Nene strikes a cautious tone in tight budget

Nene strikes a cautious tone in tight budget

The IDC, as one of the country’s largest development finance institutions, will be critical to realising the government’s nine strategic priorities to be pursued this year.

Finance minister Nhlanhla Nene delivers the 2015 Budget Speech (Photo: Department of Communications)The Industrial Development Corporation, as one of the country’s largest development finance institutions (DFIs) – alongside the Land Bank and the Development Bank of Southern Africa – will be critical to realising the government’s nine strategic priorities to be pursued this year.

Listed by Finance Minister Nhlanhla Nene in his first budget on 25 February, these are:

  • Resolving the energy challenge;
  • Revitalising agriculture;
  • Adding value to our mineral wealth;
  • Enhancing the Industrial Policy Action Plan;
  • Encouraging private investment;
  • Reducing workplace conflict;
  • Unlocking the potential of small enterprises;
  • Infrastructure investment; and,
  • Support for implementation of the National Development Plan through in-depth, results-driven processes, known as phakisa laboratories.

These all speak directly to the IDC’s mandate, and the corporation aims to mobilise R100-billion over the next five years to promote faster industrial development, mineral beneficiation and agro-processing.

“Our primary challenge is to deal with the structural and competitiveness challenges that hold back production and investment in our economy,” Nene said. “The most important of these is the security and reliability of energy supply.”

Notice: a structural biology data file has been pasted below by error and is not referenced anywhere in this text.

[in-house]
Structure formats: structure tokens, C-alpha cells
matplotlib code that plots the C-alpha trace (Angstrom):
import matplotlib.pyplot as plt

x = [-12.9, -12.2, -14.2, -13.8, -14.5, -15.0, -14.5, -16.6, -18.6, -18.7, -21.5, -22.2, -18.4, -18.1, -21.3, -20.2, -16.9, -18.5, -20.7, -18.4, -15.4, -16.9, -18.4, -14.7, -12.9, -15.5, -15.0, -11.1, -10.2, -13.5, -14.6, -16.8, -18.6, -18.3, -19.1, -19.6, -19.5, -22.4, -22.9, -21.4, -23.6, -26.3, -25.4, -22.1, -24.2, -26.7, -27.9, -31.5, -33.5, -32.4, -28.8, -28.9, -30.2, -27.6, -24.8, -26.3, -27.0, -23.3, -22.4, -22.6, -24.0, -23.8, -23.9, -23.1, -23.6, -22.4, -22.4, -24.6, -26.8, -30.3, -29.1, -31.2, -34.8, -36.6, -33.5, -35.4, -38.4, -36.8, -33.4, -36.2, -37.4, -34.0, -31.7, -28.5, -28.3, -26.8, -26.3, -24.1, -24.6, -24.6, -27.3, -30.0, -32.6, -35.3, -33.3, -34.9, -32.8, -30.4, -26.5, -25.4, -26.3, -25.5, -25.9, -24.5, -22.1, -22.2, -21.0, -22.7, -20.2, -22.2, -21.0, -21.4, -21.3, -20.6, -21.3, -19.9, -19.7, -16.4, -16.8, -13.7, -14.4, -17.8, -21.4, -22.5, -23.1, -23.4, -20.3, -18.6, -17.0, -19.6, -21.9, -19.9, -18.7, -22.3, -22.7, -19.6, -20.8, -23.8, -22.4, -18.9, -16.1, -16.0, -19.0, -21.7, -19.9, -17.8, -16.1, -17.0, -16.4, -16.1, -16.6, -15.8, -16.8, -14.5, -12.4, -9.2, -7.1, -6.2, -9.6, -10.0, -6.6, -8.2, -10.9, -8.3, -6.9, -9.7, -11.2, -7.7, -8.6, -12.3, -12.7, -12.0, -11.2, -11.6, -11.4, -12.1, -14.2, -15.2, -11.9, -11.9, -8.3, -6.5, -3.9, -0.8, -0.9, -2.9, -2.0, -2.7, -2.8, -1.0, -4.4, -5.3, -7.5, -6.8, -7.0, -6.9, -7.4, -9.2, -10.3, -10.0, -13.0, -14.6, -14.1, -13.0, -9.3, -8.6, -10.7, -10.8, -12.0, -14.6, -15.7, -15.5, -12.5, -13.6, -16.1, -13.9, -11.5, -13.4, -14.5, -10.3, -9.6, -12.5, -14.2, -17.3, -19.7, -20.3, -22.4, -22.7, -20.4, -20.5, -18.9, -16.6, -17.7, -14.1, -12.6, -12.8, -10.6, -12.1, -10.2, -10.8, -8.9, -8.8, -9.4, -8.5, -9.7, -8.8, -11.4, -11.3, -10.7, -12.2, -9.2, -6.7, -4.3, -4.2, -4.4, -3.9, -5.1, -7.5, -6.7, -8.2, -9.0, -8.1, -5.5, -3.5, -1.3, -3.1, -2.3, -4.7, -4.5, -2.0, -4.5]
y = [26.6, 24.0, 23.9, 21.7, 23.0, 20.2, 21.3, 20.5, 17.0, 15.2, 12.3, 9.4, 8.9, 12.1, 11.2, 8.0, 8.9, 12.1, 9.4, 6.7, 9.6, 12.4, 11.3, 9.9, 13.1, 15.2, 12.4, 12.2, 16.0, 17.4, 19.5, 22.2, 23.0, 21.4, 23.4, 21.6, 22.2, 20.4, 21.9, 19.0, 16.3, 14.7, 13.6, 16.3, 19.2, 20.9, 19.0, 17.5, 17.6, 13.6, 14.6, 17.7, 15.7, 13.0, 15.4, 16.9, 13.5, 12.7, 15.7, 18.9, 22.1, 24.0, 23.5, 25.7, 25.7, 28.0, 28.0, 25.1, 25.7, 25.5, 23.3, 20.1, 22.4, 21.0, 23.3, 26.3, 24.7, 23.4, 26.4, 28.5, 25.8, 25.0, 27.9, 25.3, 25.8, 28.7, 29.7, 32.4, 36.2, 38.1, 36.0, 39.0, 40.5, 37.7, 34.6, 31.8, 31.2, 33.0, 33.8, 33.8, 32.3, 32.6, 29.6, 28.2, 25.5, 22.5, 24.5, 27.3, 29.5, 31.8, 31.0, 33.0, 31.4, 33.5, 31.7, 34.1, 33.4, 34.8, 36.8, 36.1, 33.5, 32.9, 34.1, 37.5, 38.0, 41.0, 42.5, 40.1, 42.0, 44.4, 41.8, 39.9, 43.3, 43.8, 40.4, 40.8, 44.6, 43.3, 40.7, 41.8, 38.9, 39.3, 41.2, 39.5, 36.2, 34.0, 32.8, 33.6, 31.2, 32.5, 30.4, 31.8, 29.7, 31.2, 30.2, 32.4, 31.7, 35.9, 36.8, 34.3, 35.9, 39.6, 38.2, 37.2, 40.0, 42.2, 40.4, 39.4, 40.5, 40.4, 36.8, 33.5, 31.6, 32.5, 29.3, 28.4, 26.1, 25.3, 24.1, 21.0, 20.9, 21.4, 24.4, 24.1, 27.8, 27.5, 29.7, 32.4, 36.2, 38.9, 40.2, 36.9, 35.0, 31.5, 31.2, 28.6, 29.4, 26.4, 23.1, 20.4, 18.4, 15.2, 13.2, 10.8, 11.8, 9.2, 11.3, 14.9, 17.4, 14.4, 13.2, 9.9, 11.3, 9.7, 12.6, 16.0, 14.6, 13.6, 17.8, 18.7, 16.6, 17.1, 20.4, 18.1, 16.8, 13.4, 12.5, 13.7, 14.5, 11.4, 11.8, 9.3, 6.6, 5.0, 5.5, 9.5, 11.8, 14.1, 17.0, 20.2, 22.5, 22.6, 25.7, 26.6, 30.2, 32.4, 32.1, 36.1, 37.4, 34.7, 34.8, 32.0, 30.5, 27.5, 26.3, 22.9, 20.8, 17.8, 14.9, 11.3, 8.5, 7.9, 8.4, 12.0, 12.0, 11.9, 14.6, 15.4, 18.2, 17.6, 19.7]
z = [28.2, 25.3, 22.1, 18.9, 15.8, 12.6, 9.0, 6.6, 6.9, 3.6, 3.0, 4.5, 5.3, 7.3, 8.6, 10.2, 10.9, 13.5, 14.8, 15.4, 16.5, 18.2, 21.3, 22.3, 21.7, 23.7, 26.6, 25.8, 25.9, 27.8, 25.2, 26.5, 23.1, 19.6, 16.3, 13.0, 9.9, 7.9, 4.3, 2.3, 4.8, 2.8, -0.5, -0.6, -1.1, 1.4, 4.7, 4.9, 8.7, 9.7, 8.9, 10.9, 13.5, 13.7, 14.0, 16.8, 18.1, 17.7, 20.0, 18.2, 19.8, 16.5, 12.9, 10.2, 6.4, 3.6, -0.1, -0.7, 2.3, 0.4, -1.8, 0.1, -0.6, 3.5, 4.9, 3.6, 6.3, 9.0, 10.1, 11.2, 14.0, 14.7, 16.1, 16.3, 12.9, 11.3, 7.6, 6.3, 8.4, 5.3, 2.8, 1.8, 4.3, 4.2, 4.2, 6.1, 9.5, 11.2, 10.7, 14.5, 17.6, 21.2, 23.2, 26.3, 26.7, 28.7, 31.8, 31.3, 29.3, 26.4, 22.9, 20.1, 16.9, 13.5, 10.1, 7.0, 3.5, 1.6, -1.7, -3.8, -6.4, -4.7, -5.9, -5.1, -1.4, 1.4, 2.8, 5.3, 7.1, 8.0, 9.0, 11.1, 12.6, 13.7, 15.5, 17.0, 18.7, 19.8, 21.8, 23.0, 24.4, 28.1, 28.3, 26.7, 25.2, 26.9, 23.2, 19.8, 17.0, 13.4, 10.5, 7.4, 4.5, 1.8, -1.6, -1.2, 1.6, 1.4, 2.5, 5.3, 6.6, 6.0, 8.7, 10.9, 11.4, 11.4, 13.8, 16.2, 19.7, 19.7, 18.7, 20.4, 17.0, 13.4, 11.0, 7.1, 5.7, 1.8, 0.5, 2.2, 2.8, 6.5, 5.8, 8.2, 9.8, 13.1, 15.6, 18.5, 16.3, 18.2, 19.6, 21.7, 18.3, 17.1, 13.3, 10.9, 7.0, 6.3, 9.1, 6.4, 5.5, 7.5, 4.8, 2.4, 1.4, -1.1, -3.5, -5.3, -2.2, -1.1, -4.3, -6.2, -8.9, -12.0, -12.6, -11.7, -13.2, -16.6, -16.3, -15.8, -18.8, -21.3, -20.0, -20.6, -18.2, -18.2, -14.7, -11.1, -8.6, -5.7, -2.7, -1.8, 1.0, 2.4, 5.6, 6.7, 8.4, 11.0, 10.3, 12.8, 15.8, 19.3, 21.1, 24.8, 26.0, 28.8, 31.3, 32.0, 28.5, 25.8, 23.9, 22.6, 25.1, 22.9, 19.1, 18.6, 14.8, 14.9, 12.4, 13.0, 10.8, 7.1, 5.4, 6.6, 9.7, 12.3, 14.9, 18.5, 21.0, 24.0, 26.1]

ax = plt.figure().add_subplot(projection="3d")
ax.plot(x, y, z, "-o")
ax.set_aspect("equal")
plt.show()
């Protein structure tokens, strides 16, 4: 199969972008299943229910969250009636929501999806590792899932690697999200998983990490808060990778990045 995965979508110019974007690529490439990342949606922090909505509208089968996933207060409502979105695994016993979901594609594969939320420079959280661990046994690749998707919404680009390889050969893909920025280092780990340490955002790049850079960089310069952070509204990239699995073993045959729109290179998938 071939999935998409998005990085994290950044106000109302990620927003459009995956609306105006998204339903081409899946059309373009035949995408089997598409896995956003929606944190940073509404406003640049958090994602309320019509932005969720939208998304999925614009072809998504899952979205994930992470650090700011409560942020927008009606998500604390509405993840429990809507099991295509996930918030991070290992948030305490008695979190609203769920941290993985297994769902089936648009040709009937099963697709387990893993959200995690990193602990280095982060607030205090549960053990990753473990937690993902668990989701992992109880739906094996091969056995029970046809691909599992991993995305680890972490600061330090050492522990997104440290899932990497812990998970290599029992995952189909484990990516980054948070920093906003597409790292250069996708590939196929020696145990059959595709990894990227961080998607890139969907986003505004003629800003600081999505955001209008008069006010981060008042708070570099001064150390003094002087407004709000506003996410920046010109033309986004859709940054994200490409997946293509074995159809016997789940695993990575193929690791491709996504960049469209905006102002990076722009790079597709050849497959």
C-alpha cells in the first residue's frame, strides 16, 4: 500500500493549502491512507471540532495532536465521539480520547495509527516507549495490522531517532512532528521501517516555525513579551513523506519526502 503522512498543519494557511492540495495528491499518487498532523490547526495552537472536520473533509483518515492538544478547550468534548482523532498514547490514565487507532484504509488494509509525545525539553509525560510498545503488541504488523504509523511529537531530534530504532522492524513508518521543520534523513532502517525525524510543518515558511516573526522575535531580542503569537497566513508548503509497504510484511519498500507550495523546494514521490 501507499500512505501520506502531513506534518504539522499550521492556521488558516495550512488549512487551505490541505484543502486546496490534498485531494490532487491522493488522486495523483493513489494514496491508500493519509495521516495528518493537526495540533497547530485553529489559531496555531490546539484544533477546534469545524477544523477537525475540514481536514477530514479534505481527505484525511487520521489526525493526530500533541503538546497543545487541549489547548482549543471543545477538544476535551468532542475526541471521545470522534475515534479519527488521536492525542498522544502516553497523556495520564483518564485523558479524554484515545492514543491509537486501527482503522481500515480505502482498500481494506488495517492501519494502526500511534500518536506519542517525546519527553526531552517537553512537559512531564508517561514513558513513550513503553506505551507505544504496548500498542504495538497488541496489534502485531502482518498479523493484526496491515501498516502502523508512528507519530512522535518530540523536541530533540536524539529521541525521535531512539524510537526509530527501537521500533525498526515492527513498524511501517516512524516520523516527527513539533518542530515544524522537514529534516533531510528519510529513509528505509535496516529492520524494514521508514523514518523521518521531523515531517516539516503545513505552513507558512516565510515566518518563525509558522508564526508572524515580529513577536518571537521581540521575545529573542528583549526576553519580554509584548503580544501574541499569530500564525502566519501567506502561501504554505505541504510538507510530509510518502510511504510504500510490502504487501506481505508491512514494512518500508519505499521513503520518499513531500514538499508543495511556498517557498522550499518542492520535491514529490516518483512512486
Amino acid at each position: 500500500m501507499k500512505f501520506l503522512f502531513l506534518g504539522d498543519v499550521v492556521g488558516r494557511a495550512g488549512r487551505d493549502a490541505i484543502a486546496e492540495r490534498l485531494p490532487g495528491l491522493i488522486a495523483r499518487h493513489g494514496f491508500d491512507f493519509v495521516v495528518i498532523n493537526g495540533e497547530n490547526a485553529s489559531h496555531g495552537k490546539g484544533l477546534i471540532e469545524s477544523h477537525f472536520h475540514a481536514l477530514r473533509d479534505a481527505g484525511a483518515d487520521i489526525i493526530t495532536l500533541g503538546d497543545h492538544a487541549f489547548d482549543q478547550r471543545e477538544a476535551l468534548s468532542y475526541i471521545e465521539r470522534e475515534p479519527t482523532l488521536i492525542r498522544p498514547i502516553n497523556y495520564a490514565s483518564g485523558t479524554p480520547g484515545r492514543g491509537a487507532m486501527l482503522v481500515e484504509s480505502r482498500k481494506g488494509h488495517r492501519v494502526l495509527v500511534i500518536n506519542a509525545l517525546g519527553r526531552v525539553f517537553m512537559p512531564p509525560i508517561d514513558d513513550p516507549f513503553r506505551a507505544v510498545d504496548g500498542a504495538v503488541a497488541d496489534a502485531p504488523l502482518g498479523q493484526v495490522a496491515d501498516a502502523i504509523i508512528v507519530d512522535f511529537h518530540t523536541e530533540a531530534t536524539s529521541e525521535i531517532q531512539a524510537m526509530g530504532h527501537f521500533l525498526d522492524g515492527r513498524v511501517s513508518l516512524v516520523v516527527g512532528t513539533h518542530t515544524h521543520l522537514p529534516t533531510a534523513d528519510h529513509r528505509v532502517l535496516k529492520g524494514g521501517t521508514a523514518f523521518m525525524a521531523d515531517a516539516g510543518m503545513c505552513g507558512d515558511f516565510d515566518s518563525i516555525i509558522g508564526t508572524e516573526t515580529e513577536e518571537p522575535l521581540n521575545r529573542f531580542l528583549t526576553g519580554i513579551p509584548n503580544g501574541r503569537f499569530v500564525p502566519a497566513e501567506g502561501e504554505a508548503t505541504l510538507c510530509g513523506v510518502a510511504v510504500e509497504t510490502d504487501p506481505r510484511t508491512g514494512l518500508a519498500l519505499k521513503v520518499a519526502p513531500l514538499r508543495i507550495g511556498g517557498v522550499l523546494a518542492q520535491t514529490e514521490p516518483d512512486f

Higher growth was possible, if we made good progress in responding to the electricity challenge or if export performance was stronger. “The best short-term prospects for faster growth lie in less energy-intensive sectors such as tourism, agriculture, light manufacturing and housing construction. These are also sectors that employ more people, and so they contribute to more inclusive growth. Efforts to support these sectors have to be intensified.”

Progress in agriculture and manufacturing employment required well-targeted support for emerging enterprises, he added.

Turning to another priority, the manufacturing sector, Nene admitted it had largely underperformed in recent years, but added that there had been an encouraging growth in investment since 2010, particularly in upgrading machinery and equipment.

“The turnaround in footwear and textiles is also welcome, and should boost job creation over the period ahead. In agriculture we have seen investment and export growth in horticultural products such as grapes, citrus and tree nuts. Tourism and related services, oil and gas development, communications and information technology also offer many opportunities.”

These are all sectors on which the IDC has a strong focus.

Diversify growth and broaden participation

About economic development, Nene said the budget gave wide-ranging support to diversify South Africa’s growth and broaden participation. Innovation and technology changes were at the heart of this development strategy.